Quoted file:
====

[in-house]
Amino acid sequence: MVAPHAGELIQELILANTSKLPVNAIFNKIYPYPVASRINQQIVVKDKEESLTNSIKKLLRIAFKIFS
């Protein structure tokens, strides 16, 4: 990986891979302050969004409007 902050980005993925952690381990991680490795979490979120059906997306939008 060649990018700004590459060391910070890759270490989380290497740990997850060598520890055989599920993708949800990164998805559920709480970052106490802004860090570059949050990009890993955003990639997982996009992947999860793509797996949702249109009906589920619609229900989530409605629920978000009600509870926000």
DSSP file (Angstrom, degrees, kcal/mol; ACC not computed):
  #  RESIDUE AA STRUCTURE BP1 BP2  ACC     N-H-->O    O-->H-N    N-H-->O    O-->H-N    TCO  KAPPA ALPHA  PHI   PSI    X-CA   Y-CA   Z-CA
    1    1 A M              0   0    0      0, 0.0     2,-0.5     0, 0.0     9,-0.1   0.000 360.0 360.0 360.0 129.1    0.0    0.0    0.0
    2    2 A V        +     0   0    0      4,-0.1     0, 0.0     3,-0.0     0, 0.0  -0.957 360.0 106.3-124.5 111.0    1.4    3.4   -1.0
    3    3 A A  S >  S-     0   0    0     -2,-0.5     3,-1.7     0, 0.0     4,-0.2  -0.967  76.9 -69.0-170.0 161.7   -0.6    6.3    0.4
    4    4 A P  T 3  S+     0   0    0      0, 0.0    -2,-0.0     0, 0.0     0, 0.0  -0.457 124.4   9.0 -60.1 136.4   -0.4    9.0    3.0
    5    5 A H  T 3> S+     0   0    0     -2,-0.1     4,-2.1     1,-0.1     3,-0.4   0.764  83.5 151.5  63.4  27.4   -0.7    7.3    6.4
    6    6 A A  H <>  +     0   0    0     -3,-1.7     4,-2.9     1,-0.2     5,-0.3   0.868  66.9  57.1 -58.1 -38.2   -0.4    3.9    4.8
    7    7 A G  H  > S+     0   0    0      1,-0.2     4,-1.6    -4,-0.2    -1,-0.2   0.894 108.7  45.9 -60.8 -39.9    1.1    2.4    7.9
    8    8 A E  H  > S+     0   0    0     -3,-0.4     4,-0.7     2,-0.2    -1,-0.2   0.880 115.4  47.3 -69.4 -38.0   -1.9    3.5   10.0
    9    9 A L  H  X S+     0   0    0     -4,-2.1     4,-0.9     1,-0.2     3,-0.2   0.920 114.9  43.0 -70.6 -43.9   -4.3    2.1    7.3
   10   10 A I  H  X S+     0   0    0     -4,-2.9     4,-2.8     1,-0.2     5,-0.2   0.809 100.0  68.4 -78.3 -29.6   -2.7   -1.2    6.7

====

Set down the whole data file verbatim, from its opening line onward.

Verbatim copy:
[in-house]
Amino acid sequence: MVAPHAGELIQELILANTSKLPVNAIFNKIYPYPVASRINQQIVVKDKEESLTNSIKKLLRIAFKIFS
């Protein structure tokens, strides 16, 4: 990986891979302050969004409007 902050980005993925952690381990991680490795979490979120059906997306939008 060649990018700004590459060391910070890759270490989380290497740990997850060598520890055989599920993708949800990164998805559920709480970052106490802004860090570059949050990009890993955003990639997982996009992947999860793509797996949702249109009906589920619609229900989530409605629920978000009600509870926000």
DSSP file (Angstrom, degrees, kcal/mol; ACC not computed):
  #  RESIDUE AA STRUCTURE BP1 BP2  ACC     N-H-->O    O-->H-N    N-H-->O    O-->H-N    TCO  KAPPA ALPHA  PHI   PSI    X-CA   Y-CA   Z-CA
    1    1 A M              0   0    0      0, 0.0     2,-0.5     0, 0.0     9,-0.1   0.000 360.0 360.0 360.0 129.1    0.0    0.0    0.0
    2    2 A V        +     0   0    0      4,-0.1     0, 0.0     3,-0.0     0, 0.0  -0.957 360.0 106.3-124.5 111.0    1.4    3.4   -1.0
    3    3 A A  S >  S-     0   0    0     -2,-0.5     3,-1.7     0, 0.0     4,-0.2  -0.967  76.9 -69.0-170.0 161.7   -0.6    6.3    0.4
    4    4 A P  T 3  S+     0   0    0      0, 0.0    -2,-0.0     0, 0.0     0, 0.0  -0.457 124.4   9.0 -60.1 136.4   -0.4    9.0    3.0
    5    5 A H  T 3> S+     0   0    0     -2,-0.1     4,-2.1     1,-0.1     3,-0.4   0.764  83.5 151.5  63.4  27.4   -0.7    7.3    6.4
    6    6 A A  H <>  +     0   0    0     -3,-1.7     4,-2.9     1,-0.2     5,-0.3   0.868  66.9  57.1 -58.1 -38.2   -0.4    3.9    4.8
    7    7 A G  H  > S+     0   0    0      1,-0.2     4,-1.6    -4,-0.2    -1,-0.2   0.894 108.7  45.9 -60.8 -39.9    1.1    2.4    7.9
    8    8 A E  H  > S+     0   0    0     -3,-0.4     4,-0.7     2,-0.2    -1,-0.2   0.880 115.4  47.3 -69.4 -38.0   -1.9    3.5   10.0
    9    9 A L  H  X S+     0   0    0     -4,-2.1     4,-0.9     1,-0.2     3,-0.2   0.920 114.9  43.0 -70.6 -43.9   -4.3    2.1    7.3
   10   10 A I  H  X S+     0   0    0     -4,-2.9     4,-2.8     1,-0.2     5,-0.2   0.809 100.0  68.4 -78.3 -29.6   -2.7   -1.2    6.7